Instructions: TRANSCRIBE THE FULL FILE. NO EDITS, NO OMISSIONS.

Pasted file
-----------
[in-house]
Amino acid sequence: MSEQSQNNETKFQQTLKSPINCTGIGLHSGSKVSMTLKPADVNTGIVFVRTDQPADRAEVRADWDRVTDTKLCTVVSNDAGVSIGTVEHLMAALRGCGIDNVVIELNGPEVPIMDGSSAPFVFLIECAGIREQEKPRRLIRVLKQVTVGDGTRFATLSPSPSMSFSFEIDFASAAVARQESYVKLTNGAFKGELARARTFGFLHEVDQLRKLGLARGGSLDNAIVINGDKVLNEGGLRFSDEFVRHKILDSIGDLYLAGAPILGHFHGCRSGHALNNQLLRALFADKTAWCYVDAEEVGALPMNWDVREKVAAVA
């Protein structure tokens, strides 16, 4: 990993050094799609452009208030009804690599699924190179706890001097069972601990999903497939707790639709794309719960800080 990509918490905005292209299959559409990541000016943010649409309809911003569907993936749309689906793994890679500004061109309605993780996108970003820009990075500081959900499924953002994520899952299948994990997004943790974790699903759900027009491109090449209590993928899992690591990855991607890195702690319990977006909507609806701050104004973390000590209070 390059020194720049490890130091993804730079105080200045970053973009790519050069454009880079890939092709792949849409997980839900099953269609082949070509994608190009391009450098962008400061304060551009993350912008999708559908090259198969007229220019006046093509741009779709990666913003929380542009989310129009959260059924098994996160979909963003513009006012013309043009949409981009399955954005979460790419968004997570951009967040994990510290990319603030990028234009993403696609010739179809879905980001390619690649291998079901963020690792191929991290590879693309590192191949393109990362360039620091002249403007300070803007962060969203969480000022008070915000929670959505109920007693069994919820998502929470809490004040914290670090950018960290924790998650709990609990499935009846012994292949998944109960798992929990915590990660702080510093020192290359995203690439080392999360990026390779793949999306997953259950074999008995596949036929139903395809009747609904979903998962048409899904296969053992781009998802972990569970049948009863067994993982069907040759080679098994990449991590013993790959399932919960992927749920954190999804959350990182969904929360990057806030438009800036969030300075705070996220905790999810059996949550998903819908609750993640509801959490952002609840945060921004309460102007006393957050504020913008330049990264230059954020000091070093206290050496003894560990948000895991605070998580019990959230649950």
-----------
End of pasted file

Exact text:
[in-house]
Amino acid sequence: MSEQSQNNETKFQQTLKSPINCTGIGLHSGSKVSMTLKPADVNTGIVFVRTDQPADRAEVRADWDRVTDTKLCTVVSNDAGVSIGTVEHLMAALRGCGIDNVVIELNGPEVPIMDGSSAPFVFLIECAGIREQEKPRRLIRVLKQVTVGDGTRFATLSPSPSMSFSFEIDFASAAVARQESYVKLTNGAFKGELARARTFGFLHEVDQLRKLGLARGGSLDNAIVINGDKVLNEGGLRFSDEFVRHKILDSIGDLYLAGAPILGHFHGCRSGHALNNQLLRALFADKTAWCYVDAEEVGALPMNWDVREKVAAVA
């Protein structure tokens, strides 16, 4: 990993050094799609452009208030009804690599699924190179706890001097069972601990999903497939707790639709794309719960800080 990509918490905005292209299959559409990541000016943010649409309809911003569907993936749309689906793994890679500004061109309605993780996108970003820009990075500081959900499924953002994520899952299948994990997004943790974790699903759900027009491109090449209590993928899992690591990855991607890195702690319990977006909507609806701050104004973390000590209070 390059020194720049490890130091993804730079105080200045970053973009790519050069454009880079890939092709792949849409997980839900099953269609082949070509994608190009391009450098962008400061304060551009993350912008999708559908090259198969007229220019006046093509741009779709990666913003929380542009989310129009959260059924098994996160979909963003513009006012013309043009949409981009399955954005979460790419968004997570951009967040994990510290990319603030990028234009993403696609010739179809879905980001390619690649291998079901963020690792191929991290590879693309590192191949393109990362360039620091002249403007300070803007962060969203969480000022008070915000929670959505109920007693069994919820998502929470809490004040914290670090950018960290924790998650709990609990499935009846012994292949998944109960798992929990915590990660702080510093020192290359995203690439080392999360990026390779793949999306997953259950074999008995596949036929139903395809009747609904979903998962048409899904296969053992781009998802972990569970049948009863067994993982069907040759080679098994990449991590013993790959399932919960992927749920954190999804959350990182969904929360990057806030438009800036969030300075705070996220905790999810059996949550998903819908609750993640509801959490952002609840945060921004309460102007006393957050504020913008330049990264230059954020000091070093206290050496003894560990948000895991605070998580019990959230649950």